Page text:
I have a question about the lengths of the long interlocking slots in the reinforcement ribs - I notice that the distance from the underside of the top plate to the end of the slot in the short rib (which goes in first) is 75.1mm, yet the slot in the long rib is only 75.05mm long - which means the long rib will not touch the underside of the top plate because it will be slightly "hung up" on the slots. What is the reason for this? Was it done on purpose?

I was wondering if there should actually be clearance in the slots when the reinforcements are slotted together - but you seem to have them touching and leaving a very small gap between the long rib and the underside of the top plate?

Please let me know your thoughts!

0
JT_Makes_It
JT_Makes_It

Answer 1 year ago

HI,
It might be just an error. But as it is, the table assembles just fine. You need to consider also that the laser beam also has its own diameter. So holes become slightly larger and pins become a bit smaller.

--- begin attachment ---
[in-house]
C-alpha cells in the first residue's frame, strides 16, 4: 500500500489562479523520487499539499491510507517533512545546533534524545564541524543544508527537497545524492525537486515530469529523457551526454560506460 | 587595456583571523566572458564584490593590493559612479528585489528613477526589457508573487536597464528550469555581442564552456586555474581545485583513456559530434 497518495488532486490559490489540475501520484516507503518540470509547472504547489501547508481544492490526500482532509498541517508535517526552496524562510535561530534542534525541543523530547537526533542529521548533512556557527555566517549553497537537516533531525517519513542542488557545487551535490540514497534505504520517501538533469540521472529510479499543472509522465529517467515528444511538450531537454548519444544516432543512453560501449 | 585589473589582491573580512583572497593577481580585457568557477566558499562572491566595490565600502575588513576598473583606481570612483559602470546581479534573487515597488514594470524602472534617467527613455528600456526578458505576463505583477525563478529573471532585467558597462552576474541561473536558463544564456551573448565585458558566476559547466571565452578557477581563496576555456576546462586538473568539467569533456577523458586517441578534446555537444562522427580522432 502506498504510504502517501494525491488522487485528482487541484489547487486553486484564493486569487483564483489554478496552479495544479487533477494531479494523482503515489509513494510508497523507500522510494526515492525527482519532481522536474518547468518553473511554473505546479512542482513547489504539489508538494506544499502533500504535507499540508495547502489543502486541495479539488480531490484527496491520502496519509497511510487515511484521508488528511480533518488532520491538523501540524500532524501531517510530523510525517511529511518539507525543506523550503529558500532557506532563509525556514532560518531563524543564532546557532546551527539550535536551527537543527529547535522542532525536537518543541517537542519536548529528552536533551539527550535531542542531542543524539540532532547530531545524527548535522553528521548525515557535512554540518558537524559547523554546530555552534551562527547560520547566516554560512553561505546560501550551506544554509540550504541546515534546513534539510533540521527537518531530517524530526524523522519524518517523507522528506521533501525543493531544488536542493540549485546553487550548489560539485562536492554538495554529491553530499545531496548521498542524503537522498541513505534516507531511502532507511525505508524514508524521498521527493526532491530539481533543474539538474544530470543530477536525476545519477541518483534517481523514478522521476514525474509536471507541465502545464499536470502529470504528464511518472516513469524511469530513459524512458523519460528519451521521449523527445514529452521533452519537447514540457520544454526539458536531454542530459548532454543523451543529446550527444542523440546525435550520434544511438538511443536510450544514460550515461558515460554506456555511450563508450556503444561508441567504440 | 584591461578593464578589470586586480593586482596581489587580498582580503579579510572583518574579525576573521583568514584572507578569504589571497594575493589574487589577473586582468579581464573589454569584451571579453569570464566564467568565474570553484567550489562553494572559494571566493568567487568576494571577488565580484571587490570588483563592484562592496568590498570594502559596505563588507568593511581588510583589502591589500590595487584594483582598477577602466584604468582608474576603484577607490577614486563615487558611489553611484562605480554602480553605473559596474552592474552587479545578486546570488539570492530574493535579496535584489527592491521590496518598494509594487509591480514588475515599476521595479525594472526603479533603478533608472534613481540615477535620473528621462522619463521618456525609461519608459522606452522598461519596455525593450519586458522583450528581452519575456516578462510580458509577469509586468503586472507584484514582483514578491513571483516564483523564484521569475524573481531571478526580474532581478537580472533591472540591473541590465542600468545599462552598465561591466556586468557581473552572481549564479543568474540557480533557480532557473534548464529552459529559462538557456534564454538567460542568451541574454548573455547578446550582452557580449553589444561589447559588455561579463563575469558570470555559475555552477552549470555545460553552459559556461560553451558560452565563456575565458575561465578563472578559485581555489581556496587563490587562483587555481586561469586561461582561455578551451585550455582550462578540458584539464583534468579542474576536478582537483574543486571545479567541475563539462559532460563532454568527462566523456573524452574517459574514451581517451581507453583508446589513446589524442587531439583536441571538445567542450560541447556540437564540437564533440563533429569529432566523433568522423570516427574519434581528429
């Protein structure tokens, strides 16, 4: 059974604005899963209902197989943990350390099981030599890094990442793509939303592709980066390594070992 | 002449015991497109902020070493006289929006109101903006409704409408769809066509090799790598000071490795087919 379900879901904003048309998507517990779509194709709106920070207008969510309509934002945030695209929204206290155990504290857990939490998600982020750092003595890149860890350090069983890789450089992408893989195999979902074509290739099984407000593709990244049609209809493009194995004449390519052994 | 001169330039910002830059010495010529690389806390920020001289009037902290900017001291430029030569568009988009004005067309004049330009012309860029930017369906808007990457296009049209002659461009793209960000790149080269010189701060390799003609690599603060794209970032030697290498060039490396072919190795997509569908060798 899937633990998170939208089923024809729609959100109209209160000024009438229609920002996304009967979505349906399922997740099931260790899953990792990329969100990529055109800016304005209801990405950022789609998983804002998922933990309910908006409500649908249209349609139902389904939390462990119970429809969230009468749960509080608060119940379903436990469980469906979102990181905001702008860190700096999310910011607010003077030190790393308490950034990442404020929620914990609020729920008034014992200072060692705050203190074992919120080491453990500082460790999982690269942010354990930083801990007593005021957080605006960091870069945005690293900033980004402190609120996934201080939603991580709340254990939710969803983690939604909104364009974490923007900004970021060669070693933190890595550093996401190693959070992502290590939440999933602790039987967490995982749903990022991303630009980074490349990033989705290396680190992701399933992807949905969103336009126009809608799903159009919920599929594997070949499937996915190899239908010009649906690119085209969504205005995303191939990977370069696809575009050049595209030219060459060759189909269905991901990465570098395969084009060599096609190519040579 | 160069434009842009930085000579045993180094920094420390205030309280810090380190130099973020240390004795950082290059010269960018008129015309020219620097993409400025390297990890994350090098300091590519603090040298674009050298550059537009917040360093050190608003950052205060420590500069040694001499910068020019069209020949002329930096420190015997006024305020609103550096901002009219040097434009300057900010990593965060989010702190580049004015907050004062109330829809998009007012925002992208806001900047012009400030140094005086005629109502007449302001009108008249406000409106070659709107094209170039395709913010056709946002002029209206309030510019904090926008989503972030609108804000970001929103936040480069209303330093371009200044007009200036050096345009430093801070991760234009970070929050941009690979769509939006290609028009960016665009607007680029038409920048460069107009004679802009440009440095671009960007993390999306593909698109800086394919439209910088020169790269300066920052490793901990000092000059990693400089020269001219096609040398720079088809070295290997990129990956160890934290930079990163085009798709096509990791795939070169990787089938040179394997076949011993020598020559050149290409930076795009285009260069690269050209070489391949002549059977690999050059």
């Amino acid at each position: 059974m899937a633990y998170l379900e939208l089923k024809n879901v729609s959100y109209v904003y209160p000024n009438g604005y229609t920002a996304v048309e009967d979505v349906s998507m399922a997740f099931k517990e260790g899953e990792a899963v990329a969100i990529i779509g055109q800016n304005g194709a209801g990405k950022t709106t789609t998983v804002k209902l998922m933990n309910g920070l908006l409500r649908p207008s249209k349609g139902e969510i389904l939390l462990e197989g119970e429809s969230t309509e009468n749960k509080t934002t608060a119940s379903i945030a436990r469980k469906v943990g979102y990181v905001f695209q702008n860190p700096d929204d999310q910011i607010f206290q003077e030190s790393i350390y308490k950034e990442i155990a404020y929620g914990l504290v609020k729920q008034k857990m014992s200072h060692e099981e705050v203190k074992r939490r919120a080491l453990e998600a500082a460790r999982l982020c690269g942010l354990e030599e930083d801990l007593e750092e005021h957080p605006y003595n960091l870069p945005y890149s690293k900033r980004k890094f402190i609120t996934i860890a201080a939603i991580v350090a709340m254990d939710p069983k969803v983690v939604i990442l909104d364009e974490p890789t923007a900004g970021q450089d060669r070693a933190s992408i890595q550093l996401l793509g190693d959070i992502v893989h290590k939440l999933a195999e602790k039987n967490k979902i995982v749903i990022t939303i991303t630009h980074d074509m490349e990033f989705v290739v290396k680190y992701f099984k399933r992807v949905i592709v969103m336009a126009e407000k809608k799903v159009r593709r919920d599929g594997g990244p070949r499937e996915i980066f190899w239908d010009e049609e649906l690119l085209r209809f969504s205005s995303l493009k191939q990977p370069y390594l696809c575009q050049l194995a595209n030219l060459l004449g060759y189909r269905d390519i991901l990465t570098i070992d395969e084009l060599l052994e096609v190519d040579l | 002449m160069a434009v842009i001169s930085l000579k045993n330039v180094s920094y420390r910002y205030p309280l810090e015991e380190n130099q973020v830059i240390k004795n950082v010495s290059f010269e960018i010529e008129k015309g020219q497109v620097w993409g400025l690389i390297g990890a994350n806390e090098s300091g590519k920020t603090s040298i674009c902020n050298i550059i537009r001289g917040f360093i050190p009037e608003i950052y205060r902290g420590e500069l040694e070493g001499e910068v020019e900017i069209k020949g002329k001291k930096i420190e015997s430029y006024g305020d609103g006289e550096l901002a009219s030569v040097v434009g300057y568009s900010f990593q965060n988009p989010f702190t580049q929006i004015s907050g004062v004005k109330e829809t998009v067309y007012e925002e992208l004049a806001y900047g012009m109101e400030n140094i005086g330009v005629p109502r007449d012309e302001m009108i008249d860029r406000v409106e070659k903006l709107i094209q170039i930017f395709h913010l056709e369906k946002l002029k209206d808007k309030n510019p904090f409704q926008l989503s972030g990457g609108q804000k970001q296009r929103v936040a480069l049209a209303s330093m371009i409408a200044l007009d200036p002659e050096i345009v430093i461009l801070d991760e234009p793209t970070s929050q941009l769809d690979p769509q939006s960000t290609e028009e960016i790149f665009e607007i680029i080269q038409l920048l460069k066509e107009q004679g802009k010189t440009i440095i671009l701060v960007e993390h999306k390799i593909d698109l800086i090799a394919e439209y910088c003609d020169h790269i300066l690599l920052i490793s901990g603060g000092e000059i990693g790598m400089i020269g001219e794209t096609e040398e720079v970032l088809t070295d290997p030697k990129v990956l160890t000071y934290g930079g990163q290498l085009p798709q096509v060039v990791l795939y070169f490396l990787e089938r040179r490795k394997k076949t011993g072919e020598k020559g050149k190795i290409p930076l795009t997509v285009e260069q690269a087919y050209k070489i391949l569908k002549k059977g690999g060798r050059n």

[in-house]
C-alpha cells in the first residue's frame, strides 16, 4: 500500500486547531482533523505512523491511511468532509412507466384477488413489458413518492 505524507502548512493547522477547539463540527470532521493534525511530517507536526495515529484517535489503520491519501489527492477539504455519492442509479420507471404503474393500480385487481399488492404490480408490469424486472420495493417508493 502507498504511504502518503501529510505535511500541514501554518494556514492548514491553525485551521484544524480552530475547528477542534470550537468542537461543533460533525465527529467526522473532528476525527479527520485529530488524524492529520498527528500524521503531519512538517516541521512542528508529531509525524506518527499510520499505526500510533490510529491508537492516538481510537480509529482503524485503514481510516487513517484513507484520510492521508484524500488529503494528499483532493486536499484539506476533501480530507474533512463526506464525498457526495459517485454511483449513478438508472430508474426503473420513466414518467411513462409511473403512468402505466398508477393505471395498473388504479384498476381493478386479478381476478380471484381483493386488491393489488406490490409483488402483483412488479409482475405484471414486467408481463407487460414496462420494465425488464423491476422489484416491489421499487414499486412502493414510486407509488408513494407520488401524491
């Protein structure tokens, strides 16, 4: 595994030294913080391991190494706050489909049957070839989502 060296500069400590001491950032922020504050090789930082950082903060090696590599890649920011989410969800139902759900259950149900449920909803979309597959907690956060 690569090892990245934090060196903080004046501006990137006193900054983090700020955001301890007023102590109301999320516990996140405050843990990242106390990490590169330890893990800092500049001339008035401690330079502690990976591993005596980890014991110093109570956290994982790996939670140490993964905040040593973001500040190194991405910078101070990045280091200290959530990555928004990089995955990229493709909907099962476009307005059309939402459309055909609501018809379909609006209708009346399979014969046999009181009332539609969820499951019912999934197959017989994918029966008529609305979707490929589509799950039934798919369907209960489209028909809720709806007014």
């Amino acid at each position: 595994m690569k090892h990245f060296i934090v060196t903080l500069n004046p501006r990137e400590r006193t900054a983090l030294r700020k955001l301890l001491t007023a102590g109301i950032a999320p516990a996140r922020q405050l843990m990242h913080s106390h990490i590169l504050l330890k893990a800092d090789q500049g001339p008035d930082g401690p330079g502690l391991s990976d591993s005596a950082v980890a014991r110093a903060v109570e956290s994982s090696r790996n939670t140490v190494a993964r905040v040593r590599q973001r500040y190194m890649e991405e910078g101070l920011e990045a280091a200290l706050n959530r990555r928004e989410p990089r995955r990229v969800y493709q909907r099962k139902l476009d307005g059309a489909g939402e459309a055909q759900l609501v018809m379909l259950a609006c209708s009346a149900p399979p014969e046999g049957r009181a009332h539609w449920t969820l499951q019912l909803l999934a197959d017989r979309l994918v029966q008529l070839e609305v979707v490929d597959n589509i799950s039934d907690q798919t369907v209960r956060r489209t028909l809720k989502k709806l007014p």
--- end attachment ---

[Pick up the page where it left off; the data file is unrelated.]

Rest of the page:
0
rortmanns
rortmanns

1 year ago

It would be really great if you could post files for a larger version. This one is a bit small. Would you consider doing a file for a 2400 x 1200 or similar? I expect it’s an easy cut and paste if you know what you’re doing.

0
JT_Makes_It
JT_Makes_It

Reply 1 year ago

Hi,
Currently I have very little time to work on this, sorry, but I have attached all the plans. You can use free QCAD software and you can extend the design just by copy and paste.

0
masteed
masteed

Question 1 year ago

Great project! As noted, 6mm steel is expensive in the USA. Would modifications to your DXF file be necessary for thinner 4.55mm (3/8 inch) steel?

0
JT_Makes_It
JT_Makes_It

Answer 1 year ago

Thanks!
As you can see, the plates are interlocked together with small tabs that get inserted into small slots that get welded.